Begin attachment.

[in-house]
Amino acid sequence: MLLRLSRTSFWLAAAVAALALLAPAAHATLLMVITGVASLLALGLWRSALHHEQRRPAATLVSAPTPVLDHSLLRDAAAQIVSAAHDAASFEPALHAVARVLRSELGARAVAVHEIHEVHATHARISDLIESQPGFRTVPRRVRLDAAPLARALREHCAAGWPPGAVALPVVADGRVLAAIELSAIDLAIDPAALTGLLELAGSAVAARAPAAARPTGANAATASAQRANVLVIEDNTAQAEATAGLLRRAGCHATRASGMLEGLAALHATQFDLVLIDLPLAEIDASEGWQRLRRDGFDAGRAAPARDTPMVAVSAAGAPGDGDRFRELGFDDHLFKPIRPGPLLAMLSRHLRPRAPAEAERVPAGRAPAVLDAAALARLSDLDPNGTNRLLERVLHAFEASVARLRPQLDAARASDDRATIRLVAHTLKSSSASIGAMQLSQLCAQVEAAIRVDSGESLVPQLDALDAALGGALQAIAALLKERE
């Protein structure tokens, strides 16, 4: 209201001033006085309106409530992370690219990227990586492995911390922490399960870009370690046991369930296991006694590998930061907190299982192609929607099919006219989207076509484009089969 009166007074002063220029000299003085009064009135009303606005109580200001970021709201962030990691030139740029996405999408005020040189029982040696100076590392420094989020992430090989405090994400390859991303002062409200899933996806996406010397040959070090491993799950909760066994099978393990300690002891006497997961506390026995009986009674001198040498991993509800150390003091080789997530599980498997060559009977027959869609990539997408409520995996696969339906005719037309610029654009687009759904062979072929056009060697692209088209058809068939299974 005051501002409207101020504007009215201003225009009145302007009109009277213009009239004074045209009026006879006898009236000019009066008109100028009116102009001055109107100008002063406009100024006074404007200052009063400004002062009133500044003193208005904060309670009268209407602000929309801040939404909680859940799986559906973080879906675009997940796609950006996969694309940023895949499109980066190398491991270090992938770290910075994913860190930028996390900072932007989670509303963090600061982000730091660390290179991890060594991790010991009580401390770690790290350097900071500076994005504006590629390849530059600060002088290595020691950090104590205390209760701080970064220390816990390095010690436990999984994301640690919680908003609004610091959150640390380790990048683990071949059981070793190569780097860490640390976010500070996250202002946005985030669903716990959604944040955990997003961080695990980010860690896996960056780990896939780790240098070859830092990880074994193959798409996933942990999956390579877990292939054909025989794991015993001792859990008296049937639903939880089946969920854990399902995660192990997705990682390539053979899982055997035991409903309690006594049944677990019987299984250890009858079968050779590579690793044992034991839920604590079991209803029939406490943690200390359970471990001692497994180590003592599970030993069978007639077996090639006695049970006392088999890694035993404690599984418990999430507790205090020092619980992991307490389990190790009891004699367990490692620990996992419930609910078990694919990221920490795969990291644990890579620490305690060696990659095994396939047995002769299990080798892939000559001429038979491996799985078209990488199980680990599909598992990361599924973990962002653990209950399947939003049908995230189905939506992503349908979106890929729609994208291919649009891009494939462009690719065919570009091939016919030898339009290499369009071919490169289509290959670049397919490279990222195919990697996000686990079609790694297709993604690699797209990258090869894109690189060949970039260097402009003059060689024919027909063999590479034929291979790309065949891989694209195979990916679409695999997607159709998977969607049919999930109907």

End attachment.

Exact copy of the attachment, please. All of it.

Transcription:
[in-house]
Amino acid sequence: MLLRLSRTSFWLAAAVAALALLAPAAHATLLMVITGVASLLALGLWRSALHHEQRRPAATLVSAPTPVLDHSLLRDAAAQIVSAAHDAASFEPALHAVARVLRSELGARAVAVHEIHEVHATHARISDLIESQPGFRTVPRRVRLDAAPLARALREHCAAGWPPGAVALPVVADGRVLAAIELSAIDLAIDPAALTGLLELAGSAVAARAPAAARPTGANAATASAQRANVLVIEDNTAQAEATAGLLRRAGCHATRASGMLEGLAALHATQFDLVLIDLPLAEIDASEGWQRLRRDGFDAGRAAPARDTPMVAVSAAGAPGDGDRFRELGFDDHLFKPIRPGPLLAMLSRHLRPRAPAEAERVPAGRAPAVLDAAALARLSDLDPNGTNRLLERVLHAFEASVARLRPQLDAARASDDRATIRLVAHTLKSSSASIGAMQLSQLCAQVEAAIRVDSGESLVPQLDALDAALGGALQAIAALLKERE
């Protein structure tokens, strides 16, 4: 209201001033006085309106409530992370690219990227990586492995911390922490399960870009370690046991369930296991006694590998930061907190299982192609929607099919006219989207076509484009089969 009166007074002063220029000299003085009064009135009303606005109580200001970021709201962030990691030139740029996405999408005020040189029982040696100076590392420094989020992430090989405090994400390859991303002062409200899933996806996406010397040959070090491993799950909760066994099978393990300690002891006497997961506390026995009986009674001198040498991993509800150390003091080789997530599980498997060559009977027959869609990539997408409520995996696969339906005719037309610029654009687009759904062979072929056009060697692209088209058809068939299974 005051501002409207101020504007009215201003225009009145302007009109009277213009009239004074045209009026006879006898009236000019009066008109100028009116102009001055109107100008002063406009100024006074404007200052009063400004002062009133500044003193208005904060309670009268209407602000929309801040939404909680859940799986559906973080879906675009997940796609950006996969694309940023895949499109980066190398491991270090992938770290910075994913860190930028996390900072932007989670509303963090600061982000730091660390290179991890060594991790010991009580401390770690790290350097900071500076994005504006590629390849530059600060002088290595020691950090104590205390209760701080970064220390816990390095010690436990999984994301640690919680908003609004610091959150640390380790990048683990071949059981070793190569780097860490640390976010500070996250202002946005985030669903716990959604944040955990997003961080695990980010860690896996960056780990896939780790240098070859830092990880074994193959798409996933942990999956390579877990292939054909025989794991015993001792859990008296049937639903939880089946969920854990399902995660192990997705990682390539053979899982055997035991409903309690006594049944677990019987299984250890009858079968050779590579690793044992034991839920604590079991209803029939406490943690200390359970471990001692497994180590003592599970030993069978007639077996090639006695049970006392088999890694035993404690599984418990999430507790205090020092619980992991307490389990190790009891004699367990490692620990996992419930609910078990694919990221920490795969990291644990890579620490305690060696990659095994396939047995002769299990080798892939000559001429038979491996799985078209990488199980680990599909598992990361599924973990962002653990209950399947939003049908995230189905939506992503349908979106890929729609994208291919649009891009494939462009690719065919570009091939016919030898339009290499369009071919490169289509290959670049397919490279990222195919990697996000686990079609790694297709993604690699797209990258090869894109690189060949970039260097402009003059060689024919027909063999590479034929291979790309065949891989694209195979990916679409695999997607159709998977969607049919999930109907």